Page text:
Start learning with our library of video tutorials taught by experts. Get started
Viewers: in countries Watching now:
Audition CS6 Essential Training demonstrates all of the major features of Adobe Audition and prepares sound editors to start enhancing and correcting audio—whether it's music, dialogue, or other sound effects. Author and musician Garrick Chow begins by covering how to import, record, and manage media files, from extracting audio and importing video, to creating a new multitrack session from scratch. The course then dives deep into editing, repairing, and cleaning up audio files, using the Waveform and Multitrack Editors, and the Spectral Frequency Display. It also covers how to use built-in effects, how to mix both stereo and surround audio tracks, and how to work with video projects from Premiere Pro.
I'm going to continue working with the Podcast Episode 1 Multitrack Session I created previously, and I've also copied the folder music from my exercise files folder on to my Desktop, so if you're going to follow along with me, you should do the same. So once you have got the basic set-up of your session, you can start recording or importing files right away. Now we're going to be going into these track controls more thoroughly in an upcoming movie, but to record to a track you need to specify the input, basically where the audio is coming from. This menu with the right pointing arrow here is the Input menu. Now if you don't see this, make sure you have Inputs/Outputs selected up here.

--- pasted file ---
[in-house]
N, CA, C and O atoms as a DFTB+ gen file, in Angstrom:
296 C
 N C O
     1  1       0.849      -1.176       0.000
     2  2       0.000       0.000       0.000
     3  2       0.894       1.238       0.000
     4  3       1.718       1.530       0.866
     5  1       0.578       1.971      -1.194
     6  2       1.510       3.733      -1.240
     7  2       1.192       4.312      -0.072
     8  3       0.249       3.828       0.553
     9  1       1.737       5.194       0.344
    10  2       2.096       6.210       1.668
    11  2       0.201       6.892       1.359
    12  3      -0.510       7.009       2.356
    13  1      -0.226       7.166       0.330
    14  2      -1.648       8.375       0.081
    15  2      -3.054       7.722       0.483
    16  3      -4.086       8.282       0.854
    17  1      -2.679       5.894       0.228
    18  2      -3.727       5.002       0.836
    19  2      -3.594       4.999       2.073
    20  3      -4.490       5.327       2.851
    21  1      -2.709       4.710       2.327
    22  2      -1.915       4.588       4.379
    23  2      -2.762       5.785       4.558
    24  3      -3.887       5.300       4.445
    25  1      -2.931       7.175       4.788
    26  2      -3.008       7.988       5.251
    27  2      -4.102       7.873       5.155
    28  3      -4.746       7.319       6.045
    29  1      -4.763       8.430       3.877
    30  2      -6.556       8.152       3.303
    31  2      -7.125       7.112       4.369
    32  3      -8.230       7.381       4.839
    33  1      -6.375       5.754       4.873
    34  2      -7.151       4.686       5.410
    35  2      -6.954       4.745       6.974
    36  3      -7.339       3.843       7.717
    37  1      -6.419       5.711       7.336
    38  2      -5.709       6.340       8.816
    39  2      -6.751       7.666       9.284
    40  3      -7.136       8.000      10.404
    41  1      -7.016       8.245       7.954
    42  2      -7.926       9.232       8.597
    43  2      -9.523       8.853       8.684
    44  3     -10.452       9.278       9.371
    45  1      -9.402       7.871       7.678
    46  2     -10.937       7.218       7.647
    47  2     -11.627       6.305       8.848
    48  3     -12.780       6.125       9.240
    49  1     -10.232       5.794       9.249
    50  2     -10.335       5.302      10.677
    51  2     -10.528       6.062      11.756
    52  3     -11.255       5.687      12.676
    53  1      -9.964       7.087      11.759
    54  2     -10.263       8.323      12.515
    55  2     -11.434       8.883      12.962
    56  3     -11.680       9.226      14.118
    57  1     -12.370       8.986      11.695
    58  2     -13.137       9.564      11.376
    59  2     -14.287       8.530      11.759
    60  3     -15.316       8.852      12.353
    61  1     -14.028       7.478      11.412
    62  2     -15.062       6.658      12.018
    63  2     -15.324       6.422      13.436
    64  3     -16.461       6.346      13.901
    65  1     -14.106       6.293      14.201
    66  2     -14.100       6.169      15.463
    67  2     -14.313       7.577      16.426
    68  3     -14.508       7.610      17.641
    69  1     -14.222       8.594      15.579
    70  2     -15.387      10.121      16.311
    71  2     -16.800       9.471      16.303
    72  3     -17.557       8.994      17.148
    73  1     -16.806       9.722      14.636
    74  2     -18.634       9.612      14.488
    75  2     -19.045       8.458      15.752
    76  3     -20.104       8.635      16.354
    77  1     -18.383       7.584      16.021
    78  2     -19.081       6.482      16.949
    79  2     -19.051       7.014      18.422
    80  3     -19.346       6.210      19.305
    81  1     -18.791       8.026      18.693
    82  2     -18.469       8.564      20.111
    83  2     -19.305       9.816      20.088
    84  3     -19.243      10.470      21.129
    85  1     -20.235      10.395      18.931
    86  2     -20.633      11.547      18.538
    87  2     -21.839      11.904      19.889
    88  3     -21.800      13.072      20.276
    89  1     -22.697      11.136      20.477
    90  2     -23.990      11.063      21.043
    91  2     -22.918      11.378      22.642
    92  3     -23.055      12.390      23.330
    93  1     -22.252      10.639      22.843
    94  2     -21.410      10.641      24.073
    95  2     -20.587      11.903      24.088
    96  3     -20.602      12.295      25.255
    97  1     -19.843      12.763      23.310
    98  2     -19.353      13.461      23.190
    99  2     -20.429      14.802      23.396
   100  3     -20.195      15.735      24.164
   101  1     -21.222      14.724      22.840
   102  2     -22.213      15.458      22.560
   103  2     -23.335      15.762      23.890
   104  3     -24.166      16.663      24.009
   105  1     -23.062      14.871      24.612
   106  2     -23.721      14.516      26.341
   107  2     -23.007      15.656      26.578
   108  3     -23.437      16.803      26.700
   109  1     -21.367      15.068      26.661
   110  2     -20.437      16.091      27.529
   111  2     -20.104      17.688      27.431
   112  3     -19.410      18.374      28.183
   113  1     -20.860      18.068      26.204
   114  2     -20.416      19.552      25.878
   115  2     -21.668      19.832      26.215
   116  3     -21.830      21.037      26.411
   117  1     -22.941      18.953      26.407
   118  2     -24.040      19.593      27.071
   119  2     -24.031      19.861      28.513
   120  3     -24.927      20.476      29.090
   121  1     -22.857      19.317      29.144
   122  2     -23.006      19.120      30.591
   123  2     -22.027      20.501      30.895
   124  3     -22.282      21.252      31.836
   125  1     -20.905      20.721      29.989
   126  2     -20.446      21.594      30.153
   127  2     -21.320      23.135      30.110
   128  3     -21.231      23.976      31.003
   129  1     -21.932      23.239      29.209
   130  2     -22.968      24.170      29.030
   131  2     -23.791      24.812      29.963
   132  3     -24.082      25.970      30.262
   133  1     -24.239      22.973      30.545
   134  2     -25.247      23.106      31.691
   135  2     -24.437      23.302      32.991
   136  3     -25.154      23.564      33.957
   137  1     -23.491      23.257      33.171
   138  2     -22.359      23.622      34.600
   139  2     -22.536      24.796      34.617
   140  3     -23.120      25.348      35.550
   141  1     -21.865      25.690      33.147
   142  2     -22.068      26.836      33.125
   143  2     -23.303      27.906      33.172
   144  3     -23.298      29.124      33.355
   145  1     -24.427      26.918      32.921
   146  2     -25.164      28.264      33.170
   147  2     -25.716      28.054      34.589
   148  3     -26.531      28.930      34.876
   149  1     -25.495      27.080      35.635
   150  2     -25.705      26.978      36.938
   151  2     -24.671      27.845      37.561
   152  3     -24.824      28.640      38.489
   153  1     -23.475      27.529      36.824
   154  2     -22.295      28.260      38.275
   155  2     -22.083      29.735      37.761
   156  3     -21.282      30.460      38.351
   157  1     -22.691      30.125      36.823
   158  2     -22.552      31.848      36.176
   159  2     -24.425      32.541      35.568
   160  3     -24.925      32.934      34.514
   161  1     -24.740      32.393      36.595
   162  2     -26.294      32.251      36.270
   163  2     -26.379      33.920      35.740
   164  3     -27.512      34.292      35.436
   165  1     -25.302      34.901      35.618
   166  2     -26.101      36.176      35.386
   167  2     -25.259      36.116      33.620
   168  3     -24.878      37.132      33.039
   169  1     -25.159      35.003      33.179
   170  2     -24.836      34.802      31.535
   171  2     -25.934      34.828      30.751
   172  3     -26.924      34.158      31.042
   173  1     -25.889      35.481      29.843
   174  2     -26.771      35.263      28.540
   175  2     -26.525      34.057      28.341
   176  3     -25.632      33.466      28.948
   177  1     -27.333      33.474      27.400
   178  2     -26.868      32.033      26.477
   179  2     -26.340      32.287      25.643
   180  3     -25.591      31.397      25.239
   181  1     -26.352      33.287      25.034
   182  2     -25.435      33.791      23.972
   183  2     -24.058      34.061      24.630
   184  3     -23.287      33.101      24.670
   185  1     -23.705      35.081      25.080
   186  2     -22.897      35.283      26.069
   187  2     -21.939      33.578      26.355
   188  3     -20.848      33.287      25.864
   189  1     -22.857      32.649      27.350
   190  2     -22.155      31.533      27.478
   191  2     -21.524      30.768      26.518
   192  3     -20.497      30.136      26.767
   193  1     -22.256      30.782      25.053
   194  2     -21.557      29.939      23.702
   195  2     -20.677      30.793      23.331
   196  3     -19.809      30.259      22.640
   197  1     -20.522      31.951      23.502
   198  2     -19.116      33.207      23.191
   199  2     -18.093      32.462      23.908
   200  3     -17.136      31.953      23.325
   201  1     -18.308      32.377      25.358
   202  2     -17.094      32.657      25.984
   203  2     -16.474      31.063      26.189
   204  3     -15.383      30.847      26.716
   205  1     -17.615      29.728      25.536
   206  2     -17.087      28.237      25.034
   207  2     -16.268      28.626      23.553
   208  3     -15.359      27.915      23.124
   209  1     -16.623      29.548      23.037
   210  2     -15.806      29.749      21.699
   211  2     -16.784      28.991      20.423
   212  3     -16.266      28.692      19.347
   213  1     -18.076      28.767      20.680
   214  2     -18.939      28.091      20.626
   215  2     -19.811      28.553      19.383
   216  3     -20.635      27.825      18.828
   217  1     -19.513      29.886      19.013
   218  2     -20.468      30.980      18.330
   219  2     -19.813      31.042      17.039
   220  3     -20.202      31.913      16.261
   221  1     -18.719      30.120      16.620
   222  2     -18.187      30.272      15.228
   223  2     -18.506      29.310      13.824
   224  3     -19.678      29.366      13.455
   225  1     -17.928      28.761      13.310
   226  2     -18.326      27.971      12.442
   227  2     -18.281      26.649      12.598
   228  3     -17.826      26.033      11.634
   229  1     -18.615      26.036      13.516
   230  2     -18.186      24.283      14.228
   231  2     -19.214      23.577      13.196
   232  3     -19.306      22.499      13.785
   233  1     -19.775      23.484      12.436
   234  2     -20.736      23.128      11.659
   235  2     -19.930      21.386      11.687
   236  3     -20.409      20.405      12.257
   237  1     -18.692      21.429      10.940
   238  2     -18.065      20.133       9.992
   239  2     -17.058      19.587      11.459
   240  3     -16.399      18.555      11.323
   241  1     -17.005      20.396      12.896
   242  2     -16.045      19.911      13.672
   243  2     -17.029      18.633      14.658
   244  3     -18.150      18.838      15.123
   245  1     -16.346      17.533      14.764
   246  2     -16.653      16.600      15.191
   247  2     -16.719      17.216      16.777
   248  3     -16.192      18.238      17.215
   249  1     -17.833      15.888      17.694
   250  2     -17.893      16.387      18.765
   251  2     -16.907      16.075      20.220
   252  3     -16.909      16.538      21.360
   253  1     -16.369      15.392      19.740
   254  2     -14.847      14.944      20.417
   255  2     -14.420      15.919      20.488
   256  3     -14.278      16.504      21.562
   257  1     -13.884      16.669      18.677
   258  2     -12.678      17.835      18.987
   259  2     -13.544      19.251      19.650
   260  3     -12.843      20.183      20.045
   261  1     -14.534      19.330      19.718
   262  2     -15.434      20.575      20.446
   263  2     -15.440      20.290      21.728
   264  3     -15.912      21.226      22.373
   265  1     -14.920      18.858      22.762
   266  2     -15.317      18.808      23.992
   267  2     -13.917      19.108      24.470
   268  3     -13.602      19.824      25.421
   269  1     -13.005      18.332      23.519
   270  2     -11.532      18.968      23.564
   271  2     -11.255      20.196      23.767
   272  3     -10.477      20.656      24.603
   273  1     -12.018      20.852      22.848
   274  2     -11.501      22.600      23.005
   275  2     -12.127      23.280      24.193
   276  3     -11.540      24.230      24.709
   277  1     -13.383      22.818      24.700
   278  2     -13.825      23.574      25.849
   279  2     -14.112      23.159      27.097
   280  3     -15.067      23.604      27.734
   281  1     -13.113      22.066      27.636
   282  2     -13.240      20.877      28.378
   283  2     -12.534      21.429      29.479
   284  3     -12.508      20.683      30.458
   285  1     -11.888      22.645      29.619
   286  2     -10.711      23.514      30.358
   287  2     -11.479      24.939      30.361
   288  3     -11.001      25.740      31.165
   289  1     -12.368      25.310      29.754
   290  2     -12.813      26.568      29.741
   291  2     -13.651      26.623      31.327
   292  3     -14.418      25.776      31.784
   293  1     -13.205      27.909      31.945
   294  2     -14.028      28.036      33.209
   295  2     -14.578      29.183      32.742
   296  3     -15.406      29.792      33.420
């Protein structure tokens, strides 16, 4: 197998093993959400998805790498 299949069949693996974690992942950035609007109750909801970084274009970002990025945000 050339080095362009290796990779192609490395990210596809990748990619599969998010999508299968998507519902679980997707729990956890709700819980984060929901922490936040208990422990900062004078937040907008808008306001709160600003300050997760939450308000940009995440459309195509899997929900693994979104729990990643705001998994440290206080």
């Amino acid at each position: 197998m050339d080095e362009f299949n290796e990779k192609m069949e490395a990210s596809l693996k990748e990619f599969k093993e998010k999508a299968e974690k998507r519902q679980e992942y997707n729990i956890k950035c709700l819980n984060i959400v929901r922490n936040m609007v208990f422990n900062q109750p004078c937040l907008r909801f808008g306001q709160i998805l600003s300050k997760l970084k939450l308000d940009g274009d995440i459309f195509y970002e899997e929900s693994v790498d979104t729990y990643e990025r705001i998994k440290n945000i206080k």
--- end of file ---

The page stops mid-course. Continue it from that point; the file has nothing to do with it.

I'm going to Stereo default to go with the hardware set-up we set up in Preferences a couple of chapters ago. Now depending on which template you chose when you created your session, or if didn't choose a template at all, you may not have to do this. Your tracks may already be set up with the proper input. I chose the Podcast Template which didn't give me a default input, so I have to select one before I can record. But whichever the case, you will need to click the R button to record enable the track. Having to do this prevents you from accidentally recording over other tracks. When it's on for recording, you can see the level meter starts moving when I speak.
Now if you're using a set-up where you need to be able to hear what you're recording through your speakers, or more ideally headphones, you can click the I button. This routes the audio you're recording into your default output device, so you can monitor what's being recorded to this track. I'm going to leave that alone for now because the way I have things wired to record this movie you're watching would cause a bunch of feedback if I turn the monitor on. All right, so now to record live, I just click the Record button down here, or I can use the keyboard command of Shift+spacebar. So my playhead is set at the beginning where I want to start the recording, and I'll record a little audio now.